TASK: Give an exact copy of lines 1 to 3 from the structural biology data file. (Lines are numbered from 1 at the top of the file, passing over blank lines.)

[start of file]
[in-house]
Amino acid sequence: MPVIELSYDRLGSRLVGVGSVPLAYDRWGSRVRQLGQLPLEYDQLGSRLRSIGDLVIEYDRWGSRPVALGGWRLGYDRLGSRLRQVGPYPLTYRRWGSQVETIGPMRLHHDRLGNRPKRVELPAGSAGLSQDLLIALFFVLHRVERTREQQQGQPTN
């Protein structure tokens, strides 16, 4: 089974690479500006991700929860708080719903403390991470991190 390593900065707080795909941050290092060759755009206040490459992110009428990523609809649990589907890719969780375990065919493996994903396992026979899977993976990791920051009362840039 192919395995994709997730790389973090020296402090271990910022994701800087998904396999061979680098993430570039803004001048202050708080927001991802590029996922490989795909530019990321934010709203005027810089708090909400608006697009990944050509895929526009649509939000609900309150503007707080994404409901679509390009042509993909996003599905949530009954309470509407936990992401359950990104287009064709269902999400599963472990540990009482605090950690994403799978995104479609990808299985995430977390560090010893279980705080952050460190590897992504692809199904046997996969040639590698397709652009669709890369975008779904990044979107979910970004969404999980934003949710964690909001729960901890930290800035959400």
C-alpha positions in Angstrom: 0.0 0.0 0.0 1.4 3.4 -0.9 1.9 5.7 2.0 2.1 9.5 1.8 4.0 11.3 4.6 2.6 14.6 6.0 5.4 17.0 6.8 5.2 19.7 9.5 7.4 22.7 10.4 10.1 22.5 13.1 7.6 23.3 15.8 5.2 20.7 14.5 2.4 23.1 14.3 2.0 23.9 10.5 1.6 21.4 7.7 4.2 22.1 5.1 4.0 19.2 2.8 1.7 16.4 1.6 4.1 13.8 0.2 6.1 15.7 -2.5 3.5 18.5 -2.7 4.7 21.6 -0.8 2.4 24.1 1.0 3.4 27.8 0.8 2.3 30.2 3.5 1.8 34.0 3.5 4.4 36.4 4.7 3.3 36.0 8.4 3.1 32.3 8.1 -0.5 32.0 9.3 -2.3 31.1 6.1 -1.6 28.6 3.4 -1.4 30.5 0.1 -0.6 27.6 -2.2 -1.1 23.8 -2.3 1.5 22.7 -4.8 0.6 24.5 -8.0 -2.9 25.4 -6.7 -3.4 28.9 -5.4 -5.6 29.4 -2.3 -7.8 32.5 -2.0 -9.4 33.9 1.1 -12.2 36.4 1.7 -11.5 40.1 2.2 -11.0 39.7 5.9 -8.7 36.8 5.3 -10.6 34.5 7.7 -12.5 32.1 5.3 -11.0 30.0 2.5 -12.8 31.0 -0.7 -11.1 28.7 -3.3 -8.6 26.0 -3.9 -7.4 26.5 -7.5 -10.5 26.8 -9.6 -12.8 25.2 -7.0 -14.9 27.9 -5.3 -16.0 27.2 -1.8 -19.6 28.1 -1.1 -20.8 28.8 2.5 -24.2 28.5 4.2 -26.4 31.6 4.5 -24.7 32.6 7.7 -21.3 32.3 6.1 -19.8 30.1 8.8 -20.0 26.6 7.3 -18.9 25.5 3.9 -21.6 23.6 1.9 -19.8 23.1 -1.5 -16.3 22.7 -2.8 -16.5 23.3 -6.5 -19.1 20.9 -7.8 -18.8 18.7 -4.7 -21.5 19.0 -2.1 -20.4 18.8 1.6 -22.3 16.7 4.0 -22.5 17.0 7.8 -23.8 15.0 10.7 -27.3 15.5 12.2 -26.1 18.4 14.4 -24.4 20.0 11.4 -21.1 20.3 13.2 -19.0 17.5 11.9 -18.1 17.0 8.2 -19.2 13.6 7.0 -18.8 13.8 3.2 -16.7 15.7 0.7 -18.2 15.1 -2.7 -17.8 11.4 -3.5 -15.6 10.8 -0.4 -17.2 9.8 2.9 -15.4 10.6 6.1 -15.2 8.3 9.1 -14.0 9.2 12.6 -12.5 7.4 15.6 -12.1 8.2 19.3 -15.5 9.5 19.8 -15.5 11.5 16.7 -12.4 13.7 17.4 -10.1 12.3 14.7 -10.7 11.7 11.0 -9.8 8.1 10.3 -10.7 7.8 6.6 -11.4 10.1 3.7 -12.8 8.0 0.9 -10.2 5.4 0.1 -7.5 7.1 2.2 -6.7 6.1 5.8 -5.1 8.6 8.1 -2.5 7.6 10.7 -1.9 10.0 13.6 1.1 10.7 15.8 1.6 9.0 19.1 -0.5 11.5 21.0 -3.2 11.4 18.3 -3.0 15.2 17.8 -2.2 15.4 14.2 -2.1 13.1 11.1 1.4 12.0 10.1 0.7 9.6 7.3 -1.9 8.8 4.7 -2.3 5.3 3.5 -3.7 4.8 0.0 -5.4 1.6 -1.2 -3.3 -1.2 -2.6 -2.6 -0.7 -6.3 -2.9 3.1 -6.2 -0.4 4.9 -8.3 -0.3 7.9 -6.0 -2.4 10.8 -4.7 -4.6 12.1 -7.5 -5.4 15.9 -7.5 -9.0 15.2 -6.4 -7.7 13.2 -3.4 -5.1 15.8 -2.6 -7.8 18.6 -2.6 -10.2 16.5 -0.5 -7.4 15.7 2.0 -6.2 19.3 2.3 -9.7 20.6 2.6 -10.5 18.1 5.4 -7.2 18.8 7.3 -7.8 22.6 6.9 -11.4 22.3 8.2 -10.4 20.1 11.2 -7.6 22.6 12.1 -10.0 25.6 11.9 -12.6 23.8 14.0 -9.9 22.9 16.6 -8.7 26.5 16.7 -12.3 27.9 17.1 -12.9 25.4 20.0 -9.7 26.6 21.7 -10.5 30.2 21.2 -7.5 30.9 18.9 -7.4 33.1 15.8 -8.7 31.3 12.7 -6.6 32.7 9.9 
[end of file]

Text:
[in-house]
Amino acid sequence: MPVIELSYDRLGSRLVGVGSVPLAYDRWGSRVRQLGQLPLEYDQLGSRLRSIGDLVIEYDRWGSRPVALGGWRLGYDRLGSRLRQVGPYPLTYRRWGSQVETIGPMRLHHDRLGNRPKRVELPAGSAGLSQDLLIALFFVLHRVERTREQQQGQPTN
């Protein structure tokens, strides 16, 4: 089974690479500006991700929860708080719903403390991470991190 390593900065707080795909941050290092060759755009206040490459992110009428990523609809649990589907890719969780375990065919493996994903396992026979899977993976990791920051009362840039 192919395995994709997730790389973090020296402090271990910022994701800087998904396999061979680098993430570039803004001048202050708080927001991802590029996922490989795909530019990321934010709203005027810089708090909400608006697009990944050509895929526009649509939000609900309150503007707080994404409901679509390009042509993909996003599905949530009954309470509407936990992401359950990104287009064709269902999400599963472990540990009482605090950690994403799978995104479609990808299985995430977390560090010893279980705080952050460190590897992504692809199904046997996969040639590698397709652009669709890369975008779904990044979107979910970004969404999980934003949710964690909001729960901890930290800035959400």